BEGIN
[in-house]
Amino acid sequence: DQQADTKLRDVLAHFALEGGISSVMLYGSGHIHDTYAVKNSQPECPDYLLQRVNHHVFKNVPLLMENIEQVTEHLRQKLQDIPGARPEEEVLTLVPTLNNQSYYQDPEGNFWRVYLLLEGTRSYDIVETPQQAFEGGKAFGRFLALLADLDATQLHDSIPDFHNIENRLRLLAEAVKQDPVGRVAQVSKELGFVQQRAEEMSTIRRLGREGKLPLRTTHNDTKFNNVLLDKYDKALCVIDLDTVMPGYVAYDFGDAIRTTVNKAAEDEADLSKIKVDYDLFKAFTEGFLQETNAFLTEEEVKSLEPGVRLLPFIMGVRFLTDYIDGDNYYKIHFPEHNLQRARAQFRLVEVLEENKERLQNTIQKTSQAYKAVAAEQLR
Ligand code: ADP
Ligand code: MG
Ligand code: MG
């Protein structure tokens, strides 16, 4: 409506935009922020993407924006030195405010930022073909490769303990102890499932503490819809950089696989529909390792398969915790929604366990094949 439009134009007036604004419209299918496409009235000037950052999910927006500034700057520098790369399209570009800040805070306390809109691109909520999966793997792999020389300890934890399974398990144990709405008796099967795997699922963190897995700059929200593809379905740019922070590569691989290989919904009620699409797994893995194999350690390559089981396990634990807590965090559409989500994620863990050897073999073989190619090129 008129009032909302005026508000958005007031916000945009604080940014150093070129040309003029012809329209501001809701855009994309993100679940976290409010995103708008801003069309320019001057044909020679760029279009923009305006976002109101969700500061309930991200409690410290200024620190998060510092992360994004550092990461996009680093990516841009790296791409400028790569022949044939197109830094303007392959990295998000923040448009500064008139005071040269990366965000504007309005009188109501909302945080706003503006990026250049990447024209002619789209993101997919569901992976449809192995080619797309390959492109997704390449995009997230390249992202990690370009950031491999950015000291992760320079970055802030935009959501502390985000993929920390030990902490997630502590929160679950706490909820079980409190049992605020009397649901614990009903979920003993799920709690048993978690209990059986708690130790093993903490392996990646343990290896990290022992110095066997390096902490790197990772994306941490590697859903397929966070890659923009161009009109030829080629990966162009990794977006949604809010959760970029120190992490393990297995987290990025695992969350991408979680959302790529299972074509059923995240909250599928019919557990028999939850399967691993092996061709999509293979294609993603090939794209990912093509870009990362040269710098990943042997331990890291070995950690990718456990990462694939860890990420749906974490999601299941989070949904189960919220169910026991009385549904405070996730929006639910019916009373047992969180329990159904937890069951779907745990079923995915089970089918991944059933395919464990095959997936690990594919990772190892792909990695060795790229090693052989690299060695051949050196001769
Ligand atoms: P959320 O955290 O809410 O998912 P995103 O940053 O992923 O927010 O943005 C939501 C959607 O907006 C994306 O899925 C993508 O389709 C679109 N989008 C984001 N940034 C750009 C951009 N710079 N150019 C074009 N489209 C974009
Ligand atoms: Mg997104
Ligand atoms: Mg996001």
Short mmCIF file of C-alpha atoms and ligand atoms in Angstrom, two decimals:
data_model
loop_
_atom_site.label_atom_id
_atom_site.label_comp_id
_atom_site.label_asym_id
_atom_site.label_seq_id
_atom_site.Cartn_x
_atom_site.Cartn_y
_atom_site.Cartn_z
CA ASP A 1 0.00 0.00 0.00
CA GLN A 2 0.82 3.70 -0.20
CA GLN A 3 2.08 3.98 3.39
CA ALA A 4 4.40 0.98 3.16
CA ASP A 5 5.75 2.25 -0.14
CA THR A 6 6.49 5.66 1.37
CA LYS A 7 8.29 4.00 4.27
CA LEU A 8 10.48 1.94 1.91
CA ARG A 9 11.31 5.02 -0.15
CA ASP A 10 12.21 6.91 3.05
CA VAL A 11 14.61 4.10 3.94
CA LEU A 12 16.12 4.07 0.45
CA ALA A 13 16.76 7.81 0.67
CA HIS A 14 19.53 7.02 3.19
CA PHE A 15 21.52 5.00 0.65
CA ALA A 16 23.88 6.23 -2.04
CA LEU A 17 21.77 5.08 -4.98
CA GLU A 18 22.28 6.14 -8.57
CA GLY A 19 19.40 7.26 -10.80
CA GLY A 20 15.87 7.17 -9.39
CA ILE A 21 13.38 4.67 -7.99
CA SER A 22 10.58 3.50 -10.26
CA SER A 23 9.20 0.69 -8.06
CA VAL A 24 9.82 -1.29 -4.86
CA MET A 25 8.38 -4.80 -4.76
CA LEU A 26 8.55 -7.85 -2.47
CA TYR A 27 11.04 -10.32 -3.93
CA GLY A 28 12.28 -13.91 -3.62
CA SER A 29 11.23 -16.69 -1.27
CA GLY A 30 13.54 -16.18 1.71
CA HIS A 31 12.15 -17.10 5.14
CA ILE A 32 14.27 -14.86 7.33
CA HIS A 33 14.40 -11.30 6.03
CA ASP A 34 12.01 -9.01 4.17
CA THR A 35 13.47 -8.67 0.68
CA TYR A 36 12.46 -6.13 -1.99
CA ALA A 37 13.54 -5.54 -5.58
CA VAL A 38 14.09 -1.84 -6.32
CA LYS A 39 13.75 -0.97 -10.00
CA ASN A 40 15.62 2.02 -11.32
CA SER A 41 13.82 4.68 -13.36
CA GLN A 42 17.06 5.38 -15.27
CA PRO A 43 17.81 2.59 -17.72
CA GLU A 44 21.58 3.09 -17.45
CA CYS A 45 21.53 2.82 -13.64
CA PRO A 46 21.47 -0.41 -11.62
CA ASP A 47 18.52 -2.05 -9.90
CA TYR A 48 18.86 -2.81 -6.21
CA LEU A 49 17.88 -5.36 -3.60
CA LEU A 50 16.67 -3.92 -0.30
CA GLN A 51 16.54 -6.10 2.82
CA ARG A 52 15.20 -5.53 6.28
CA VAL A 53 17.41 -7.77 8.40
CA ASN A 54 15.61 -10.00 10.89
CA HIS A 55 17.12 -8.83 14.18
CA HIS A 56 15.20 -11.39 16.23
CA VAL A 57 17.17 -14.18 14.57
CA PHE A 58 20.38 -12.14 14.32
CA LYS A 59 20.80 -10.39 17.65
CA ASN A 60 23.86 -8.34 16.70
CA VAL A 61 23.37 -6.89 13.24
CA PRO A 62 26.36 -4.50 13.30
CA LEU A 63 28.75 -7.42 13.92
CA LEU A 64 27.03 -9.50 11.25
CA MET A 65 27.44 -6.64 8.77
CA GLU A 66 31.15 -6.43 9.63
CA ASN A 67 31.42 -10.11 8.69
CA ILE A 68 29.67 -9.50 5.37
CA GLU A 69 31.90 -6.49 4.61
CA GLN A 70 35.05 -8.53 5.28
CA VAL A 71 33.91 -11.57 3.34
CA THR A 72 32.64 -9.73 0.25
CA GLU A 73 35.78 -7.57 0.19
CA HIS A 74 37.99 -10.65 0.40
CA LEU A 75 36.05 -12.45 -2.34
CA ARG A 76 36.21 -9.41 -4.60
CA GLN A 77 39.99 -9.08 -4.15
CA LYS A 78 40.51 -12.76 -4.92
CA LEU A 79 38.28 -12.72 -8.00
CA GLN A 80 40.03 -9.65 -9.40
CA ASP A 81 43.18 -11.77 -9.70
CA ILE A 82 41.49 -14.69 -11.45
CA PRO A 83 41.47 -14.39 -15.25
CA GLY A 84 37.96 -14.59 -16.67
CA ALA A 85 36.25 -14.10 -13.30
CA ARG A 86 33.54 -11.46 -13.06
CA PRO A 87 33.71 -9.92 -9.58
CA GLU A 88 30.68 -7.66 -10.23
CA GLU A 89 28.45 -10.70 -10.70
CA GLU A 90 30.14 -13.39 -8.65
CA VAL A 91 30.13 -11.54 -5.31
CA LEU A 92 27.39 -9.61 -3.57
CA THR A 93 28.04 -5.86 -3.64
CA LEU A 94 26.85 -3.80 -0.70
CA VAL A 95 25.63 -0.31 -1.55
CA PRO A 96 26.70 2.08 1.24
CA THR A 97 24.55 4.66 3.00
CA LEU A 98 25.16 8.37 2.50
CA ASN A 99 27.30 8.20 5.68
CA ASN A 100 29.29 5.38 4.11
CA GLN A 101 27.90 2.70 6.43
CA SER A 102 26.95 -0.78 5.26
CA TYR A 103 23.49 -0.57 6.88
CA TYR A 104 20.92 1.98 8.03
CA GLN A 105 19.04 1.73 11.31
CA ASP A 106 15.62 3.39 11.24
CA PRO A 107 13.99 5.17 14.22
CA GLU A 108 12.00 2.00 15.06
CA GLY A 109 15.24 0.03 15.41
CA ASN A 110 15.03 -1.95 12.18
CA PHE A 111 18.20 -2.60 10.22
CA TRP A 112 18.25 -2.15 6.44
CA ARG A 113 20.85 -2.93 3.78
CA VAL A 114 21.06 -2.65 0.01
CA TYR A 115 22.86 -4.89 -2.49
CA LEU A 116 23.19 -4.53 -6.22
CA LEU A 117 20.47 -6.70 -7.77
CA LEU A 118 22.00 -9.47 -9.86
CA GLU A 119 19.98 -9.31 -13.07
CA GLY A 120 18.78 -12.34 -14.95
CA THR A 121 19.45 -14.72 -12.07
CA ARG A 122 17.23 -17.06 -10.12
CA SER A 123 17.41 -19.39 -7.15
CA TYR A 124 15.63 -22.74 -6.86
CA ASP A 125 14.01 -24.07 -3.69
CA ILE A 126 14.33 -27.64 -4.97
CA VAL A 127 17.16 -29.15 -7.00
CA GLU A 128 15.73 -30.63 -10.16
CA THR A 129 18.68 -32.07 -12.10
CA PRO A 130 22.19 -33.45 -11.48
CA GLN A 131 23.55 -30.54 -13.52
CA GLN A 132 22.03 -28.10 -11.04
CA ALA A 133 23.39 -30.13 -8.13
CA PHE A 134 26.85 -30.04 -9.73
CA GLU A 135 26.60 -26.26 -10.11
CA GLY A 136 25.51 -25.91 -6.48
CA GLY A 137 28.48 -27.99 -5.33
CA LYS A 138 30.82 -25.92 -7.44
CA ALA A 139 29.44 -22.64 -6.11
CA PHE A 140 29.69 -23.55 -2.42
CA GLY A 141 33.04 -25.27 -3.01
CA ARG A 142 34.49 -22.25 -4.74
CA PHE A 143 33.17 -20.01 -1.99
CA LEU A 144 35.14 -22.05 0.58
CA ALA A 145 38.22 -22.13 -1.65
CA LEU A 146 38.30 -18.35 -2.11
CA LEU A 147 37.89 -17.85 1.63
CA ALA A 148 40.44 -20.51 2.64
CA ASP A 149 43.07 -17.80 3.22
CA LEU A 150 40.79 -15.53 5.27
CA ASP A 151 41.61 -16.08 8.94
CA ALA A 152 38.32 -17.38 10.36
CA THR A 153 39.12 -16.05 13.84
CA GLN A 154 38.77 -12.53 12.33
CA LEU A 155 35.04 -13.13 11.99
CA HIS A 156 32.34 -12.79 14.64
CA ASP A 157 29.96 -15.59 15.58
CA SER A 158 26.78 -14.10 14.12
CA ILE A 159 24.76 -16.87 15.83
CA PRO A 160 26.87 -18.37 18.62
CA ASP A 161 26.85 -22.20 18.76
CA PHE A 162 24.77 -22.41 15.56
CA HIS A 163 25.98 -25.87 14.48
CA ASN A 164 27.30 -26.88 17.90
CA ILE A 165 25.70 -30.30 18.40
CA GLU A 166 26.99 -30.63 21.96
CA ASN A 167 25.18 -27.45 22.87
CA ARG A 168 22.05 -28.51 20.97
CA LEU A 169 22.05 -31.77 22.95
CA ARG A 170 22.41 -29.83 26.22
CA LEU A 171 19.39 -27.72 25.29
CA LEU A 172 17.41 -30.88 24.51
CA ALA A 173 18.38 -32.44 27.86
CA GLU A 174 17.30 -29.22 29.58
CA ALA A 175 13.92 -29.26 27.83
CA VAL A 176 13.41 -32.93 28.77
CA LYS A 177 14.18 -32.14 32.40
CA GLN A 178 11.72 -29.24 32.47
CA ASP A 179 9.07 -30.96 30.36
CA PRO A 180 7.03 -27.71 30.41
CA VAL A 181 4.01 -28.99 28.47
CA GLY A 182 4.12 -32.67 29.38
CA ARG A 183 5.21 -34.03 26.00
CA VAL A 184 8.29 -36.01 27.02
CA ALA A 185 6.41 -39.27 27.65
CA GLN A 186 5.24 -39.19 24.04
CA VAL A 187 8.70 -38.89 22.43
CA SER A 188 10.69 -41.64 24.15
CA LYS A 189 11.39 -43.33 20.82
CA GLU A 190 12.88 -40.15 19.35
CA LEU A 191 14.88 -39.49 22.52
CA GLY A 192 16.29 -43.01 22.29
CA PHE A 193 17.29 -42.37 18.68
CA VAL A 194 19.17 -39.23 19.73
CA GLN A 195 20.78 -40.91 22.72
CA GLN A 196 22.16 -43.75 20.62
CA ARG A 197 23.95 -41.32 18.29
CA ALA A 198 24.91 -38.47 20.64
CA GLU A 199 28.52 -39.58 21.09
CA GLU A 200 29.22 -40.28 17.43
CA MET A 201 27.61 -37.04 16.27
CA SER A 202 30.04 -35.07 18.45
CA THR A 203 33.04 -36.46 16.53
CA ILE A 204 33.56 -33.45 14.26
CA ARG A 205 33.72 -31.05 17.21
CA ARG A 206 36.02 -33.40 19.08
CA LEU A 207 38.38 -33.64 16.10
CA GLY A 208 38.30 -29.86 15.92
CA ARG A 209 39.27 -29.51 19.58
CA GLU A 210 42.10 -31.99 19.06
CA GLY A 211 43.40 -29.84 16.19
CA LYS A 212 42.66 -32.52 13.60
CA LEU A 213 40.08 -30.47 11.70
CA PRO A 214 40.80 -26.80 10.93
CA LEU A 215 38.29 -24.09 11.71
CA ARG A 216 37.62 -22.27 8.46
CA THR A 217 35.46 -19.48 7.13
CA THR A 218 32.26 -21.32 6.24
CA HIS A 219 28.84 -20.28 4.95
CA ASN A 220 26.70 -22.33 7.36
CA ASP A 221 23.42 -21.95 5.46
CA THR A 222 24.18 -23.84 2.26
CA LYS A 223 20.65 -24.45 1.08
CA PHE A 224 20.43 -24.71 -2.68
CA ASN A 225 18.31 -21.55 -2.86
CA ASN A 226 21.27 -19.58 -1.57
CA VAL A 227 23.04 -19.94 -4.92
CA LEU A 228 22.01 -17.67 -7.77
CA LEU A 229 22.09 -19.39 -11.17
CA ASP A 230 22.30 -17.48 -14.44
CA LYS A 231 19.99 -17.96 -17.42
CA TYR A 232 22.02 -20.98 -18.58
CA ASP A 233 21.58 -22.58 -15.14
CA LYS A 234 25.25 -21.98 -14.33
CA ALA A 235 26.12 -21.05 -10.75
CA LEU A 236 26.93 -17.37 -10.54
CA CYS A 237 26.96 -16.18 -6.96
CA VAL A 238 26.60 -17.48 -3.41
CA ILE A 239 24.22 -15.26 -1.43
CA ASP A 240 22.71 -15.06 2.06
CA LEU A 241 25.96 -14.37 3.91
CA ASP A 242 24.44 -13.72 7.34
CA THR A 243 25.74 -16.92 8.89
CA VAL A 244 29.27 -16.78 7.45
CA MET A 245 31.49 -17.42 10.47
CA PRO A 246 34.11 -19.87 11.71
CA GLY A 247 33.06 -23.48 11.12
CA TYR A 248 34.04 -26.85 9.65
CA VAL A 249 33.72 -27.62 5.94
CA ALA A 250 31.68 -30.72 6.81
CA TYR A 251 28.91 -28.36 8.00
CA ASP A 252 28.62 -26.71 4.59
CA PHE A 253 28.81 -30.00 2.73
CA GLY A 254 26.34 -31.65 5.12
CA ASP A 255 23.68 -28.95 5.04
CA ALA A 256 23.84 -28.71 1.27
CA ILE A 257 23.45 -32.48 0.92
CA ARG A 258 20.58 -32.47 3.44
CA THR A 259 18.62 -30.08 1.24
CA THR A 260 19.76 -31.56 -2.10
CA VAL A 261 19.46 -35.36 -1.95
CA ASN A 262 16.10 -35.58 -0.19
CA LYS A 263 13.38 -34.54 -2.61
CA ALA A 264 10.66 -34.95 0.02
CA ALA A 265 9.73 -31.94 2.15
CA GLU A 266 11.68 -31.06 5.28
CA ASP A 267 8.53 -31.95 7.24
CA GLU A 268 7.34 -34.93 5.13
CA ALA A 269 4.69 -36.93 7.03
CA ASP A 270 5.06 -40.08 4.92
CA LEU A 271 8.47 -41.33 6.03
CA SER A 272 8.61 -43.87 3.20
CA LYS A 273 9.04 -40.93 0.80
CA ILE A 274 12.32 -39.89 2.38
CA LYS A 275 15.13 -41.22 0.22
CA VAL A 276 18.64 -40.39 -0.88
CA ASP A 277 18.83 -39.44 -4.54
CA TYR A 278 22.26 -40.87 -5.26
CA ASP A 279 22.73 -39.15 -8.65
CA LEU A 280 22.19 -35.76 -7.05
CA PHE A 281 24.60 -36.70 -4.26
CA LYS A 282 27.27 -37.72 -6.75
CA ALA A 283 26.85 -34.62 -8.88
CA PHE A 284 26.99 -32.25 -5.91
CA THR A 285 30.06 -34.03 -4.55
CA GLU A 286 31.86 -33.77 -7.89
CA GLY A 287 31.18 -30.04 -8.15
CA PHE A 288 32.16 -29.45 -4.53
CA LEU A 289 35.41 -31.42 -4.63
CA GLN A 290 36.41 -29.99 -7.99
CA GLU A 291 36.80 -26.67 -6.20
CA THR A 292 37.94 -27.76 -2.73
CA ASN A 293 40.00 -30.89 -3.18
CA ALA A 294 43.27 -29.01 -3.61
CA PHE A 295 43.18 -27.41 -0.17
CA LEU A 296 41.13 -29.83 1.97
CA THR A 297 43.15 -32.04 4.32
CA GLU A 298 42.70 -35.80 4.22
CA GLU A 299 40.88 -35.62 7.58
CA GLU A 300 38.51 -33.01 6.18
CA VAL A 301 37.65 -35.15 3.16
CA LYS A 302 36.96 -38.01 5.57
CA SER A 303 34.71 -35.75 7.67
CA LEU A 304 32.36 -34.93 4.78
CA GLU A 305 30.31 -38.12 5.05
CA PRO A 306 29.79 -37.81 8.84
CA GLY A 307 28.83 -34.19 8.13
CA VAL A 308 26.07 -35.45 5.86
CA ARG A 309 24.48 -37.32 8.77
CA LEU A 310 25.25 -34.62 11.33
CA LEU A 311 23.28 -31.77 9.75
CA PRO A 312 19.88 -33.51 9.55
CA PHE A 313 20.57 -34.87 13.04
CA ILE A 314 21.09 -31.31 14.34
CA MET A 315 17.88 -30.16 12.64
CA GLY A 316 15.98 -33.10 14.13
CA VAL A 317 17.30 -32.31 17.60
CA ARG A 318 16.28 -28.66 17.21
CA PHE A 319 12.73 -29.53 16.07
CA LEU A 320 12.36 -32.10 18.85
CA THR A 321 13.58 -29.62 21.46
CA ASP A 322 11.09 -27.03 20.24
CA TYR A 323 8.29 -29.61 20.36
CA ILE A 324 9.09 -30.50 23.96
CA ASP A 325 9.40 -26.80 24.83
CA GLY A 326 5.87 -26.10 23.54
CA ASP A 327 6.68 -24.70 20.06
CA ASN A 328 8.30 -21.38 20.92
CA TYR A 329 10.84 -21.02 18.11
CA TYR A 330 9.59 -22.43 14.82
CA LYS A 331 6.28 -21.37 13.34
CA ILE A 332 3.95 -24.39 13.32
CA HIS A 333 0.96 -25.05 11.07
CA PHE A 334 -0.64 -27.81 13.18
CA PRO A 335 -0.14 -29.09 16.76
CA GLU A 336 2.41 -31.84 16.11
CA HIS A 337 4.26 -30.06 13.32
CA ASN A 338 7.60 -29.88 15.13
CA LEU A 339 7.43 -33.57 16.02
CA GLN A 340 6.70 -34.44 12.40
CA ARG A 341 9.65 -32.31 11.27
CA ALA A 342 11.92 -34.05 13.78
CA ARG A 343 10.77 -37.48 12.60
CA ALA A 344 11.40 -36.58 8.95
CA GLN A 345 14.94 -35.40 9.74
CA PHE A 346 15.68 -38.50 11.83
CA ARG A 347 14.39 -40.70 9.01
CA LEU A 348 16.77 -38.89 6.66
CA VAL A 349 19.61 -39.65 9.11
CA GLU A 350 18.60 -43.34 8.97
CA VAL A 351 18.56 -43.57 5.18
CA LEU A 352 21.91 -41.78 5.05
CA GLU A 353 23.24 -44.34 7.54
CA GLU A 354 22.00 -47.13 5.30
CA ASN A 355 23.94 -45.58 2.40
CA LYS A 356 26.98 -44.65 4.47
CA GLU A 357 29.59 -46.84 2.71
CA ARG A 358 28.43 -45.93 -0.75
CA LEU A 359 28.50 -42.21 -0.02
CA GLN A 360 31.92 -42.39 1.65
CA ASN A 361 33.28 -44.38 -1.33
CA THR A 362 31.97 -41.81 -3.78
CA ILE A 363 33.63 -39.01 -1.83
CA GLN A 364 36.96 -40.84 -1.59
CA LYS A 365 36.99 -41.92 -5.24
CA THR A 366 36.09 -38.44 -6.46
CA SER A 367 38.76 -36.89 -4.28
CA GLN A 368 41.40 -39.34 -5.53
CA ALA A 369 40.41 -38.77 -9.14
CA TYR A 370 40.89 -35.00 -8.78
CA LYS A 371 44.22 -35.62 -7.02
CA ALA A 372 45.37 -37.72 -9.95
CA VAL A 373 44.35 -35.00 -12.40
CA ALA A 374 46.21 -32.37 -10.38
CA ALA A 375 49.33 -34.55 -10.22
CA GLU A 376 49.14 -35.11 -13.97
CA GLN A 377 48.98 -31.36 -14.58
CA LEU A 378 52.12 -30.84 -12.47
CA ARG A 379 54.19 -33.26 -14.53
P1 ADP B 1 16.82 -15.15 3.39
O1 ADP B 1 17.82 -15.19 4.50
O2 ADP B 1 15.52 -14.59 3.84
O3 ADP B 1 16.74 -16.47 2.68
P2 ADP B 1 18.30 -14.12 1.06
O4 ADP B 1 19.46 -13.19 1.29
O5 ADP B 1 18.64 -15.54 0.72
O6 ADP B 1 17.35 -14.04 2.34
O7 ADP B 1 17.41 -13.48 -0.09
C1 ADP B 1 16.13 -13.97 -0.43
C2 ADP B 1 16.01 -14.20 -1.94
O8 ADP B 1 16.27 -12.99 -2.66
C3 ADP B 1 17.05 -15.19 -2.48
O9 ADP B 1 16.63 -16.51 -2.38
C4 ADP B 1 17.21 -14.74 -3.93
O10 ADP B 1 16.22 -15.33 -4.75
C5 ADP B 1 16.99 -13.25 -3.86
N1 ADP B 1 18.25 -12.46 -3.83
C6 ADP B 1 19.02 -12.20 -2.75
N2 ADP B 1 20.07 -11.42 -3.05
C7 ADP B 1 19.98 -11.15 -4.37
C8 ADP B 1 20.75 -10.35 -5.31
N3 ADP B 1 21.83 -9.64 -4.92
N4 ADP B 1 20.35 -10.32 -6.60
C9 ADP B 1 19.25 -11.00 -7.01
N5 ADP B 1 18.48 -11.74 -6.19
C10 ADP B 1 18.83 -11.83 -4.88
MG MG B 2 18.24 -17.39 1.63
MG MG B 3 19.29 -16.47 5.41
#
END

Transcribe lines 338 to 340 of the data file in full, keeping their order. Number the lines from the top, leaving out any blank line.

CA PHE A 319 12.73 -29.53 16.07
CA LEU A 320 12.36 -32.10 18.85
CA THR A 321 13.58 -29.62 21.46